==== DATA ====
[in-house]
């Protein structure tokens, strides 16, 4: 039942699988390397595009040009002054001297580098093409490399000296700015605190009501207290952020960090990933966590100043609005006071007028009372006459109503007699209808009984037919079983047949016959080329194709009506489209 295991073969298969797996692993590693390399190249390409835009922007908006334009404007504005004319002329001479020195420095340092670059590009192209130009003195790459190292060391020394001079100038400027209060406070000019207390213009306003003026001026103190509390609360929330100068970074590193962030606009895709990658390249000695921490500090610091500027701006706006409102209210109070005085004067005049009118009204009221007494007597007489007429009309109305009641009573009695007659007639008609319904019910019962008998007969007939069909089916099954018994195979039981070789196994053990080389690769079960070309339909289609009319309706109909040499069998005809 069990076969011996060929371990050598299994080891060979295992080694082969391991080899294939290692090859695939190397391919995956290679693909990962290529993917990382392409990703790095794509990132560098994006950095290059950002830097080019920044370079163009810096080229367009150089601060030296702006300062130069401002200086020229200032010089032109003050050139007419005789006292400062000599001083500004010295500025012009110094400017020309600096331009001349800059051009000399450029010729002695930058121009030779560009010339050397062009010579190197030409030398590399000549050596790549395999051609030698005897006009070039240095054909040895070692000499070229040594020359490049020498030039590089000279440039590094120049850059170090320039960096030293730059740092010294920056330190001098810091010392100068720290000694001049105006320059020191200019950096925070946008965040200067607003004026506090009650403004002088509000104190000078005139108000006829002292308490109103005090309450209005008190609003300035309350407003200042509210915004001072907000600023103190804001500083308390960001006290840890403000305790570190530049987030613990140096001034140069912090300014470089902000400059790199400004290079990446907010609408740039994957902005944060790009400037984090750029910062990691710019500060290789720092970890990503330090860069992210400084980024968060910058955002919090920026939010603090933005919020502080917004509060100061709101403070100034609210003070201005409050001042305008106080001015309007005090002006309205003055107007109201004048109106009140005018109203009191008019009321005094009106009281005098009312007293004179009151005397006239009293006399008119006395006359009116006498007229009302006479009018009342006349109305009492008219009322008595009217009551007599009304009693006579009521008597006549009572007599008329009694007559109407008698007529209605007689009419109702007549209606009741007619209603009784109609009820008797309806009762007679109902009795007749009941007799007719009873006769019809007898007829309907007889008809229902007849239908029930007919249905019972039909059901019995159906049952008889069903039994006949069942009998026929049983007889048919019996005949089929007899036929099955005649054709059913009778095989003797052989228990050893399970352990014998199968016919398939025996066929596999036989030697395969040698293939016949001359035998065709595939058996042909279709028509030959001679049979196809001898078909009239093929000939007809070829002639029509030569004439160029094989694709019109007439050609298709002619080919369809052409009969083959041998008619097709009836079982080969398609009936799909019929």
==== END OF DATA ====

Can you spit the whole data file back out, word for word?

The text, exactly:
[in-house]
């Protein structure tokens, strides 16, 4: 039942699988390397595009040009002054001297580098093409490399000296700015605190009501207290952020960090990933966590100043609005006071007028009372006459109503007699209808009984037919079983047949016959080329194709009506489209 295991073969298969797996692993590693390399190249390409835009922007908006334009404007504005004319002329001479020195420095340092670059590009192209130009003195790459190292060391020394001079100038400027209060406070000019207390213009306003003026001026103190509390609360929330100068970074590193962030606009895709990658390249000695921490500090610091500027701006706006409102209210109070005085004067005049009118009204009221007494007597007489007429009309109305009641009573009695007659007639008609319904019910019962008998007969007939069909089916099954018994195979039981070789196994053990080389690769079960070309339909289609009319309706109909040499069998005809 069990076969011996060929371990050598299994080891060979295992080694082969391991080899294939290692090859695939190397391919995956290679693909990962290529993917990382392409990703790095794509990132560098994006950095290059950002830097080019920044370079163009810096080229367009150089601060030296702006300062130069401002200086020229200032010089032109003050050139007419005789006292400062000599001083500004010295500025012009110094400017020309600096331009001349800059051009000399450029010729002695930058121009030779560009010339050397062009010579190197030409030398590399000549050596790549395999051609030698005897006009070039240095054909040895070692000499070229040594020359490049020498030039590089000279440039590094120049850059170090320039960096030293730059740092010294920056330190001098810091010392100068720290000694001049105006320059020191200019950096925070946008965040200067607003004026506090009650403004002088509000104190000078005139108000006829002292308490109103005090309450209005008190609003300035309350407003200042509210915004001072907000600023103190804001500083308390960001006290840890403000305790570190530049987030613990140096001034140069912090300014470089902000400059790199400004290079990446907010609408740039994957902005944060790009400037984090750029910062990691710019500060290789720092970890990503330090860069992210400084980024968060910058955002919090920026939010603090933005919020502080917004509060100061709101403070100034609210003070201005409050001042305008106080001015309007005090002006309205003055107007109201004048109106009140005018109203009191008019009321005094009106009281005098009312007293004179009151005397006239009293006399008119006395006359009116006498007229009302006479009018009342006349109305009492008219009322008595009217009551007599009304009693006579009521008597006549009572007599008329009694007559109407008698007529209605007689009419109702007549209606009741007619209603009784109609009820008797309806009762007679109902009795007749009941007799007719009873006769019809007898007829309907007889008809229902007849239908029930007919249905019972039909059901019995159906049952008889069903039994006949069942009998026929049983007889048919019996005949089929007899036929099955005649054709059913009778095989003797052989228990050893399970352990014998199968016919398939025996066929596999036989030697395969040698293939016949001359035998065709595939058996042909279709028509030959001679049979196809001898078909009239093929000939007809070829002639029509030569004439160029094989694709019109007439050609298709002619080919369809052409009969083959041998008619097709009836079982080969398609009936799909019929």